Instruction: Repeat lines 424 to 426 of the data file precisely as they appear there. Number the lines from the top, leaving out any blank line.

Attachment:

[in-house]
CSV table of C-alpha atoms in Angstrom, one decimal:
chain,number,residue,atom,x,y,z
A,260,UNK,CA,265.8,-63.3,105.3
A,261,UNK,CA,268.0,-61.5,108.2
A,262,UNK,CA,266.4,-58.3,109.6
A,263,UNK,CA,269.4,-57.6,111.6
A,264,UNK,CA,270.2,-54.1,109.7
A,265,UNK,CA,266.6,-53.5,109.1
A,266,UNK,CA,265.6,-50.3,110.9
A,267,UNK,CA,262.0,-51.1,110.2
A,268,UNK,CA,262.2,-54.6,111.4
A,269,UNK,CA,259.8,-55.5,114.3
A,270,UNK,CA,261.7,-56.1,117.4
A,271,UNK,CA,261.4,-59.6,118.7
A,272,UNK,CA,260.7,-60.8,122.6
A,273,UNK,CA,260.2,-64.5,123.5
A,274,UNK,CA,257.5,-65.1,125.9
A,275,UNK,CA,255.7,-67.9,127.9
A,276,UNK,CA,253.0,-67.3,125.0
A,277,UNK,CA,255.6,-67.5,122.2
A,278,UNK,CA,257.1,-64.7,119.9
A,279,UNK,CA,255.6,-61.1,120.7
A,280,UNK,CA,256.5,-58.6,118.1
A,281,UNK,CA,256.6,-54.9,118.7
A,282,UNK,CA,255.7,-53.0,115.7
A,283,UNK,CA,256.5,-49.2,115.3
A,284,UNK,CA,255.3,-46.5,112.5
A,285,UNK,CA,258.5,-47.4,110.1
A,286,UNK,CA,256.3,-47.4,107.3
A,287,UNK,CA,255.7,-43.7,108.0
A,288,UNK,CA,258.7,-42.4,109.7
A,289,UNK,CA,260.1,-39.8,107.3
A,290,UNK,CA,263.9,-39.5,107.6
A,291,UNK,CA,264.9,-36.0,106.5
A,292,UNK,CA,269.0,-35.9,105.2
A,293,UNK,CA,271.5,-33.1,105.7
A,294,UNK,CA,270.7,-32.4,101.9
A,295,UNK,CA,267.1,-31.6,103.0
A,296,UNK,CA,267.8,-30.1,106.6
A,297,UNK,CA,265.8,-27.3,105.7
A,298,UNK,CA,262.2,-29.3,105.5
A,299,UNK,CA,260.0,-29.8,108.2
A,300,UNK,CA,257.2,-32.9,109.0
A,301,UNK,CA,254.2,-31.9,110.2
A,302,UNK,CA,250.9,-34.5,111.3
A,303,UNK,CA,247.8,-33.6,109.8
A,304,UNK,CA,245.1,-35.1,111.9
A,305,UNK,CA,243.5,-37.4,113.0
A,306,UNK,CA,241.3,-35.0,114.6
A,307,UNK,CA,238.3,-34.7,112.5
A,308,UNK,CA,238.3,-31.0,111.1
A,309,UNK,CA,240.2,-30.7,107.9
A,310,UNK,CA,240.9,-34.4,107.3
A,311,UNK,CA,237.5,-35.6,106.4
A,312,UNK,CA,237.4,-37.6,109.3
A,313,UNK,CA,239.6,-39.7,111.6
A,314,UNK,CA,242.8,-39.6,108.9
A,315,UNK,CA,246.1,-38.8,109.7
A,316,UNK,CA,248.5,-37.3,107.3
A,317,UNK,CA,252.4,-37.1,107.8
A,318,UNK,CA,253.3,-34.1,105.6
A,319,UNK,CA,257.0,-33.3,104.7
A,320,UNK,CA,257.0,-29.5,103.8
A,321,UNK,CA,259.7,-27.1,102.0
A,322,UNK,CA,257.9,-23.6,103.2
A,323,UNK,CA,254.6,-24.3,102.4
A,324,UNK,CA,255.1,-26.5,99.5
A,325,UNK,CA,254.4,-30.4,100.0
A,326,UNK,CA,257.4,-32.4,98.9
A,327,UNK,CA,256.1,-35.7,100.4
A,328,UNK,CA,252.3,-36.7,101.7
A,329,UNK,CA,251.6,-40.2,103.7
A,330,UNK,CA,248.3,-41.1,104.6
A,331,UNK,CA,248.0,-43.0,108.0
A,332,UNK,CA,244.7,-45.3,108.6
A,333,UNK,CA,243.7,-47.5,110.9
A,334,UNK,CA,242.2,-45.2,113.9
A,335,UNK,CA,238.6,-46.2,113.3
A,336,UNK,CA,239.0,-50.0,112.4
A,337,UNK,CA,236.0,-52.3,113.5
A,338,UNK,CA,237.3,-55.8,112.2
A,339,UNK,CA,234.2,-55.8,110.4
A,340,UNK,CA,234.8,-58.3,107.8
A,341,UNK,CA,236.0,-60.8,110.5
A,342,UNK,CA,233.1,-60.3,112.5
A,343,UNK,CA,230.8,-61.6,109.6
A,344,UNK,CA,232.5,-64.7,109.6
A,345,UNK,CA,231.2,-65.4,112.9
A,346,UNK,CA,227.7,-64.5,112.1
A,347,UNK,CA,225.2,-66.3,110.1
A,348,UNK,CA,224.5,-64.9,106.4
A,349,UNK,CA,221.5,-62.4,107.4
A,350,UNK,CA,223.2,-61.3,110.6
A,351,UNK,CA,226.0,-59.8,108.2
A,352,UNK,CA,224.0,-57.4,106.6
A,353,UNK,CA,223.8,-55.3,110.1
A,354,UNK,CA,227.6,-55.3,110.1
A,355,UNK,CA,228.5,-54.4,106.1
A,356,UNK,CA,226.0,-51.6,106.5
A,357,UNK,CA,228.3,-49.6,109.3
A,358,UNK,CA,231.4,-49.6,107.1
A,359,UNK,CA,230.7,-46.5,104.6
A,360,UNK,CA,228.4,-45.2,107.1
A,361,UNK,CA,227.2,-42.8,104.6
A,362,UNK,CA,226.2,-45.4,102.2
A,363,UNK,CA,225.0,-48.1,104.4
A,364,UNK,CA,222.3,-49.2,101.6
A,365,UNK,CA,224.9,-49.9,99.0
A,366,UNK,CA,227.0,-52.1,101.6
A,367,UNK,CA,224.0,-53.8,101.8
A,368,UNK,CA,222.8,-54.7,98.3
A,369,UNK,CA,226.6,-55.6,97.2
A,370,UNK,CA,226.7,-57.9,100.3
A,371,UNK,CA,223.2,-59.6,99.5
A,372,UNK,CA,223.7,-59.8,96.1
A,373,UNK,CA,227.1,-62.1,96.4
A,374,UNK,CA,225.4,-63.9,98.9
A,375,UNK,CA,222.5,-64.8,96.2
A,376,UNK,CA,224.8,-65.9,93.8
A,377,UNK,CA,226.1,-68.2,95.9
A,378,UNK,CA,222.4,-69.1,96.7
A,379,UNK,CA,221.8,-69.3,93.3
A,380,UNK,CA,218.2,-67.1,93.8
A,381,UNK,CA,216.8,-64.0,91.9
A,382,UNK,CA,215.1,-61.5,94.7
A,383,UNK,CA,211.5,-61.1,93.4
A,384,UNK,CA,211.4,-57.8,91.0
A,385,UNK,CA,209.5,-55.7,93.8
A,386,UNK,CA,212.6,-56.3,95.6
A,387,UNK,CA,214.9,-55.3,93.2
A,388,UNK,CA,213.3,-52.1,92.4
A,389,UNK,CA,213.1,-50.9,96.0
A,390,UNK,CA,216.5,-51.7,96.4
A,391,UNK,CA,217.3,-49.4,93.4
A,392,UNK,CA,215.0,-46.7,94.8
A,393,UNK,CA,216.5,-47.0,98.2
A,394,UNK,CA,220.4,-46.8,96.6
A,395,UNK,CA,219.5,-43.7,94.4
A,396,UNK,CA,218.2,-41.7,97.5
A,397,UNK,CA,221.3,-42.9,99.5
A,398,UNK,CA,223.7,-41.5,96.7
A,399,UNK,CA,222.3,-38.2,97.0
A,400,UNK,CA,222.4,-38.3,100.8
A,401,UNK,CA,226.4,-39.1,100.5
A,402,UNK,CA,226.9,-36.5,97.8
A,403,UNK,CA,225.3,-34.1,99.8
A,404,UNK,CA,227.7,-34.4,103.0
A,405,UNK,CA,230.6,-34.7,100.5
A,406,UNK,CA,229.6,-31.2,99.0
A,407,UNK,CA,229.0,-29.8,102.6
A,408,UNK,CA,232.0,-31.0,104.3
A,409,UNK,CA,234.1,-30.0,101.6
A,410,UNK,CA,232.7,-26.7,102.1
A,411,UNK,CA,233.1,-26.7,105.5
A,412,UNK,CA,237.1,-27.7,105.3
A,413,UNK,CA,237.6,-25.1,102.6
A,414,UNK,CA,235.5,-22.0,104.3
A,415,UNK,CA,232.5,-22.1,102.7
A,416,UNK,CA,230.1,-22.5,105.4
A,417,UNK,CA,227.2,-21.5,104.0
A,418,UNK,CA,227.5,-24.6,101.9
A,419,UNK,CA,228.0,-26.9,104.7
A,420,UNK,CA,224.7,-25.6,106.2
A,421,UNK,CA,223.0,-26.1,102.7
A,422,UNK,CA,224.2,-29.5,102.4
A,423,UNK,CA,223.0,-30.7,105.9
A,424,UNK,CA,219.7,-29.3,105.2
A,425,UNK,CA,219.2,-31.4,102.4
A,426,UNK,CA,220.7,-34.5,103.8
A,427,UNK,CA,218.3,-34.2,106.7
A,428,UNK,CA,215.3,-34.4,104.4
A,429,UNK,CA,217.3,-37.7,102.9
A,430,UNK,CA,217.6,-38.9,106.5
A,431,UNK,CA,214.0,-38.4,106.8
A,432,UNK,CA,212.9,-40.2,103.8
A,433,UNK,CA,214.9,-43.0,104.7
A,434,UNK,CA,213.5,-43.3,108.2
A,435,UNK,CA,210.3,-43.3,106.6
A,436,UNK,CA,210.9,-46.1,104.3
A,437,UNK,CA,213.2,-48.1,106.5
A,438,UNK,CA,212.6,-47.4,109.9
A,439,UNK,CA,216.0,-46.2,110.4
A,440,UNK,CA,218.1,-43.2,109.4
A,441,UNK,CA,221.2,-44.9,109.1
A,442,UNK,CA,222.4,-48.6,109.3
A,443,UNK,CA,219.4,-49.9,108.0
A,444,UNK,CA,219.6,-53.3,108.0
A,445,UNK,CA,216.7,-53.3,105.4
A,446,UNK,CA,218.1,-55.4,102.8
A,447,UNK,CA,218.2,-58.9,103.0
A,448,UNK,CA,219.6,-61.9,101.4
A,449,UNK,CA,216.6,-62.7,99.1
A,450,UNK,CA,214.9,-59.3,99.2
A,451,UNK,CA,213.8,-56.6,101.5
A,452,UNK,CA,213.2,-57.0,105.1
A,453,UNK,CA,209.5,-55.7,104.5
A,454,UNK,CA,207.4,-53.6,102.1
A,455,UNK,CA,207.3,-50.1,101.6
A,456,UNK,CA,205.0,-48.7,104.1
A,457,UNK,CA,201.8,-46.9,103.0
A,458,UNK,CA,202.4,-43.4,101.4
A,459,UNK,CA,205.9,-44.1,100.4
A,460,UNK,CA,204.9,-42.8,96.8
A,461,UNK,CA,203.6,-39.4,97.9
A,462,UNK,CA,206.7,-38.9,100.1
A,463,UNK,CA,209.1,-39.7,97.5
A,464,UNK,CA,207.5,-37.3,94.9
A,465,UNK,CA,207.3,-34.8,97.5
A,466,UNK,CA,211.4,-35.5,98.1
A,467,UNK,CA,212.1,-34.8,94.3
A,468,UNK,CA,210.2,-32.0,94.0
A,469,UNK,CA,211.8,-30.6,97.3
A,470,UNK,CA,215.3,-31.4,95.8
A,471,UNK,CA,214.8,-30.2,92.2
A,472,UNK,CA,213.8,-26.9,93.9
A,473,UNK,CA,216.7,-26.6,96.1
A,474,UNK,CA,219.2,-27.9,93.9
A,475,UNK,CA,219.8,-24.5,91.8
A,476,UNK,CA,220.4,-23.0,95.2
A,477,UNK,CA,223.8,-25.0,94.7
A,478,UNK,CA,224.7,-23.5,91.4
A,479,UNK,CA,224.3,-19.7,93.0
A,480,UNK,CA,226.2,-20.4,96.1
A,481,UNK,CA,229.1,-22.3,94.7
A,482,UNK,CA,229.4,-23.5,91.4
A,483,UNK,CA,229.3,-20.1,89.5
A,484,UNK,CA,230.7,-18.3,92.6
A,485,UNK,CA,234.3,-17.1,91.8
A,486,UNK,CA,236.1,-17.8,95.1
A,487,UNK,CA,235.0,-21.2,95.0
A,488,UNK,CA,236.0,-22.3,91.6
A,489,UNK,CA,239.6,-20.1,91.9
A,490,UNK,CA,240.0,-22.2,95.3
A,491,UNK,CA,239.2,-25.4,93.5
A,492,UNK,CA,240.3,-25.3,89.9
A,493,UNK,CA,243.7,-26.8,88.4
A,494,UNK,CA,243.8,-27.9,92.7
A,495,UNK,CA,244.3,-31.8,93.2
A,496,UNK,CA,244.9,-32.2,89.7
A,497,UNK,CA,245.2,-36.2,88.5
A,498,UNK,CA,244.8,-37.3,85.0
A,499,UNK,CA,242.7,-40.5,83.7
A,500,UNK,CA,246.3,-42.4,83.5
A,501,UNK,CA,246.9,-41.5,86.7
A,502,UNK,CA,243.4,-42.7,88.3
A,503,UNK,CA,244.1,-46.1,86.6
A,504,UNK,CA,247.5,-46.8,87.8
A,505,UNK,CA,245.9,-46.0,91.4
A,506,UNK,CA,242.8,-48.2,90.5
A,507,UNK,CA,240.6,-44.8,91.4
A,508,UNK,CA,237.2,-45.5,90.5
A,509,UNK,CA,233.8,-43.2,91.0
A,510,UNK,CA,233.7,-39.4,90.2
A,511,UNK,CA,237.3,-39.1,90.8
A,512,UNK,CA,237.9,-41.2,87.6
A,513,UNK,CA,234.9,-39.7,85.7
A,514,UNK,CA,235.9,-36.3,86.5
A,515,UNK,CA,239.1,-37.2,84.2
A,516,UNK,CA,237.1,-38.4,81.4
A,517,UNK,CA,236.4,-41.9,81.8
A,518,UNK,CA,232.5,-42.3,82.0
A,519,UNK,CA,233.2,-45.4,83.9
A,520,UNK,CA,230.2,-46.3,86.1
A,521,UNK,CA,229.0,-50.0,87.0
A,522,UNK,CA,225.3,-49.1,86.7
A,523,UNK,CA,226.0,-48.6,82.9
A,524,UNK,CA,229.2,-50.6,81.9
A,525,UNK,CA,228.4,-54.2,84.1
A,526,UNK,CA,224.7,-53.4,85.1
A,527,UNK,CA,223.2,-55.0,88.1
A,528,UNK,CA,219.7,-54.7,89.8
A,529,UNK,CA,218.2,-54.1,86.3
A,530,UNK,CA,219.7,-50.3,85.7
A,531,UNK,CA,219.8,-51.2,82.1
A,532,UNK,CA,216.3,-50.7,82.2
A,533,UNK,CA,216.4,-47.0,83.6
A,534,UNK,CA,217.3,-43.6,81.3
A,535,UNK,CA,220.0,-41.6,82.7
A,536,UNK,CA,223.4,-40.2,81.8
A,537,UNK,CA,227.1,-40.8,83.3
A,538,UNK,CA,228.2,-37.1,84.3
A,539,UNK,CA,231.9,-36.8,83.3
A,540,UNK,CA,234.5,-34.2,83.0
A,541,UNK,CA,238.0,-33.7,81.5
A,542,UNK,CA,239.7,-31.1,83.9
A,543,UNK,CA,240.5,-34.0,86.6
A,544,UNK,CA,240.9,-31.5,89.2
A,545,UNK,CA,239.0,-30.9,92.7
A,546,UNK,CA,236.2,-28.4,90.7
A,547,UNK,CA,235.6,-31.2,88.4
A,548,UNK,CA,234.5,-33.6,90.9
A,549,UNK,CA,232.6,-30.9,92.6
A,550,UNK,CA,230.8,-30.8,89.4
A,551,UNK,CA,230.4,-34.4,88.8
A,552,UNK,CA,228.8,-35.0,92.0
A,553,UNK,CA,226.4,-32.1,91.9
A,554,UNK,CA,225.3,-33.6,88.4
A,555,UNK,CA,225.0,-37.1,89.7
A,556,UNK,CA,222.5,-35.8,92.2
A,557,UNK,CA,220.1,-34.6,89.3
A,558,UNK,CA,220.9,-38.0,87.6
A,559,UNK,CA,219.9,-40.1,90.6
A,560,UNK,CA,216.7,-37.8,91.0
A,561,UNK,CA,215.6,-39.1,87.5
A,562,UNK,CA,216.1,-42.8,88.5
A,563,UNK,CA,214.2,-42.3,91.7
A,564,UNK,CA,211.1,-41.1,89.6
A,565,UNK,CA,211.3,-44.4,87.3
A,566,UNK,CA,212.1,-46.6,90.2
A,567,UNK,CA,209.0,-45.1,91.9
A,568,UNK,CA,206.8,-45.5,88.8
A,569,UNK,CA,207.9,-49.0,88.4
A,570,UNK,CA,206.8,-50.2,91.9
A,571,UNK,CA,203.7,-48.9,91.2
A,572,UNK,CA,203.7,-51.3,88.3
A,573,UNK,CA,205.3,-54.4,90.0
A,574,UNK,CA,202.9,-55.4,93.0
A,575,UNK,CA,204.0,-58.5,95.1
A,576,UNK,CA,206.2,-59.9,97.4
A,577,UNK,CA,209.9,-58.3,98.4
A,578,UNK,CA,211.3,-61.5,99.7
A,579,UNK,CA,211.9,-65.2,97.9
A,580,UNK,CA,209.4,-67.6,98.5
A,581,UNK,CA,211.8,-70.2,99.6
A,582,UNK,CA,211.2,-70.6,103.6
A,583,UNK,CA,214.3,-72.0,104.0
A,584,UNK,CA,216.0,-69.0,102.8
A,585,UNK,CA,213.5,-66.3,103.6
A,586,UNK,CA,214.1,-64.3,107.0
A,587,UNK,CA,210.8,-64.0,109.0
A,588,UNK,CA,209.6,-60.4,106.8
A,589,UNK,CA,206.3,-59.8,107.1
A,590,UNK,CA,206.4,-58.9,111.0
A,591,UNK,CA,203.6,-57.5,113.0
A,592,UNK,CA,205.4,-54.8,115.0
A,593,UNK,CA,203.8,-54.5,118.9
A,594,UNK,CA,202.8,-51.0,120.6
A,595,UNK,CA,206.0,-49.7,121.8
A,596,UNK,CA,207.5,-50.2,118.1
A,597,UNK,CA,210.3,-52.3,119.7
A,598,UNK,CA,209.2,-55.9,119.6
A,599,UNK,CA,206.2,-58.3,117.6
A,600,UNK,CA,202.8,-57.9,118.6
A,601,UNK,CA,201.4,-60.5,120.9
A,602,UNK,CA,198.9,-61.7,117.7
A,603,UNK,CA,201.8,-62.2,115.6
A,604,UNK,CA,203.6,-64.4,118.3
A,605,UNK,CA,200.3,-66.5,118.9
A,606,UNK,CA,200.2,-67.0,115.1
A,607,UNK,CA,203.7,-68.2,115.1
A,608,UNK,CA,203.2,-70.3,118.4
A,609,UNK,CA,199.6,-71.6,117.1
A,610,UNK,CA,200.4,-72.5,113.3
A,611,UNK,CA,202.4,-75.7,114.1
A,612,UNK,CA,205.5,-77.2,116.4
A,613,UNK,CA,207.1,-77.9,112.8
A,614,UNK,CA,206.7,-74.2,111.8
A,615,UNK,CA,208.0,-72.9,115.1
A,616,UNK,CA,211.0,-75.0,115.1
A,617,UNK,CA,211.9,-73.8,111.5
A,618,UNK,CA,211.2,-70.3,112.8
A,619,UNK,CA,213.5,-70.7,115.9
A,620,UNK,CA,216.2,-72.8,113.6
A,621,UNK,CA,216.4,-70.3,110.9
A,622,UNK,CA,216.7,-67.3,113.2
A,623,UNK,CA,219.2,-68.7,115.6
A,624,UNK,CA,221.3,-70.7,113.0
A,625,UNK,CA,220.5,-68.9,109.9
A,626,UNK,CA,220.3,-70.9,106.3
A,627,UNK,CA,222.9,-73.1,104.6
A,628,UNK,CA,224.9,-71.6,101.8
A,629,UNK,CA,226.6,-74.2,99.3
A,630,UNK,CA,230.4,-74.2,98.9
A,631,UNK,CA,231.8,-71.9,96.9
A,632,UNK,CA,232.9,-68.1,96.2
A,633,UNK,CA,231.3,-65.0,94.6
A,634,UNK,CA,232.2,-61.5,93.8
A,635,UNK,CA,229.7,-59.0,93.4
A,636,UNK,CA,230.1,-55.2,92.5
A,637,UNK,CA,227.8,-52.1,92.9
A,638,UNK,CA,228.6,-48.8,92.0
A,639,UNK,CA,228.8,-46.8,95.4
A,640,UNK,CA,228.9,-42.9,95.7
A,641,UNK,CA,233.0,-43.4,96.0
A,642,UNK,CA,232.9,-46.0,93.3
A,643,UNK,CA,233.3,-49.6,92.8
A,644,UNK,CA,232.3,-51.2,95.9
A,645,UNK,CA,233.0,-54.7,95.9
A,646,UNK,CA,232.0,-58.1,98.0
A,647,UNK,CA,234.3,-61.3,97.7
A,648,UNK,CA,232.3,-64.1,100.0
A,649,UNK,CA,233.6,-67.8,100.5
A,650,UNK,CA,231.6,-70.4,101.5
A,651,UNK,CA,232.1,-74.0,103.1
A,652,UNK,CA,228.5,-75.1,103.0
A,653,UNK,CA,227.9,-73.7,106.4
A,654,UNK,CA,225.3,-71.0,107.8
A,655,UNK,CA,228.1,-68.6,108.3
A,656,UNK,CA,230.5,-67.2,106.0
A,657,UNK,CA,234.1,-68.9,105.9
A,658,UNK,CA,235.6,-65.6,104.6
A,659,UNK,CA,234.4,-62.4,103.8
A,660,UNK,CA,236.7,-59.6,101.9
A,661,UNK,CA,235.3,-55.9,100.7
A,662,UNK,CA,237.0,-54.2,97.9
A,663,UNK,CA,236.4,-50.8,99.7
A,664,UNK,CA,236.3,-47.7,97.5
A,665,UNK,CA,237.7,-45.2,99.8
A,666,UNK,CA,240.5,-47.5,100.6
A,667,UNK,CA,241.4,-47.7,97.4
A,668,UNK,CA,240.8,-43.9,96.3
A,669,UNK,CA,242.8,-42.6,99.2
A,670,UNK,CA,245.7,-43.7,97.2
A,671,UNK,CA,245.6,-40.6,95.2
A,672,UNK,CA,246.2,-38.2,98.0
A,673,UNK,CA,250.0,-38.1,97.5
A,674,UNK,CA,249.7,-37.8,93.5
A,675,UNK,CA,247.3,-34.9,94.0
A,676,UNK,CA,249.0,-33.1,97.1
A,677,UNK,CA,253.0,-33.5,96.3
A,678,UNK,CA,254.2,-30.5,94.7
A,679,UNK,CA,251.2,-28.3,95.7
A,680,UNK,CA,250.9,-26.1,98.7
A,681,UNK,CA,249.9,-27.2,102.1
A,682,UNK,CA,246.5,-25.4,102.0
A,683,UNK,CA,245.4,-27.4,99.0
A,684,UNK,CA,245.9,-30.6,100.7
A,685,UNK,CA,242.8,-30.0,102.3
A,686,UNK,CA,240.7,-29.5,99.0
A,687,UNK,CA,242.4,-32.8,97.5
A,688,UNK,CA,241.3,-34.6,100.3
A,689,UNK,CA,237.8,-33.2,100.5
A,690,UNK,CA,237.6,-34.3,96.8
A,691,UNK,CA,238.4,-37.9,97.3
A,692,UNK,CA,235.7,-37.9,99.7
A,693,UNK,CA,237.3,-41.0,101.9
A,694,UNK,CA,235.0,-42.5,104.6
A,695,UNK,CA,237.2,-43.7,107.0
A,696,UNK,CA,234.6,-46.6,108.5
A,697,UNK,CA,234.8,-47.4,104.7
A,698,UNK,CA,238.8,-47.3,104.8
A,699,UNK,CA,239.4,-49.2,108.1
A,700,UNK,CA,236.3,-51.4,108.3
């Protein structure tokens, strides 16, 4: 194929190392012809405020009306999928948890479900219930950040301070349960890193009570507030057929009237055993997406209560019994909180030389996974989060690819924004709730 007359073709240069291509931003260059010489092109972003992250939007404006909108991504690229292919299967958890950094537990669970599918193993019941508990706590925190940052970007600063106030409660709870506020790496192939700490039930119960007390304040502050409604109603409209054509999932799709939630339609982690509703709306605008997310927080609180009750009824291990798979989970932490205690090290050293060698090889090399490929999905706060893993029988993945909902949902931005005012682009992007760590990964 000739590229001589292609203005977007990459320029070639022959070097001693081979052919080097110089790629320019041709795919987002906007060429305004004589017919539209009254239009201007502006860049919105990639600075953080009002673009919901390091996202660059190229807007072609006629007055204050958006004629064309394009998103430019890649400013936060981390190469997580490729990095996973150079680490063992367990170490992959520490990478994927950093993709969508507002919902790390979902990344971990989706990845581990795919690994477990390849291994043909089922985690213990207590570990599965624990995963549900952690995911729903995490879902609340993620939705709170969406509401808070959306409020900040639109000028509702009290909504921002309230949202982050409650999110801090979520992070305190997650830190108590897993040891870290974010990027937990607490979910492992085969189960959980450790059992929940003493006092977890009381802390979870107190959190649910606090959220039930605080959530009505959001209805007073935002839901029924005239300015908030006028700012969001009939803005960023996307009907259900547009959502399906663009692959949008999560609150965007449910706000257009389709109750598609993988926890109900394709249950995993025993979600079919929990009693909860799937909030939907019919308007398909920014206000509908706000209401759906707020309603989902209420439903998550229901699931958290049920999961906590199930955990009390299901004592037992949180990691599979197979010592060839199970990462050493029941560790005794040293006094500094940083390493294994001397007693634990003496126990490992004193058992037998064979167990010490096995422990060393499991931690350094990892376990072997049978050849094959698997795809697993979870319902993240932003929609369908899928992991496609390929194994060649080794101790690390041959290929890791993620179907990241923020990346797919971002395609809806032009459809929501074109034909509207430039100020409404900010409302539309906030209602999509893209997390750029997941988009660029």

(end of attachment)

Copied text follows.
A,680,UNK,CA,250.9,-26.1,98.7
A,681,UNK,CA,249.9,-27.2,102.1
A,682,UNK,CA,246.5,-25.4,102.0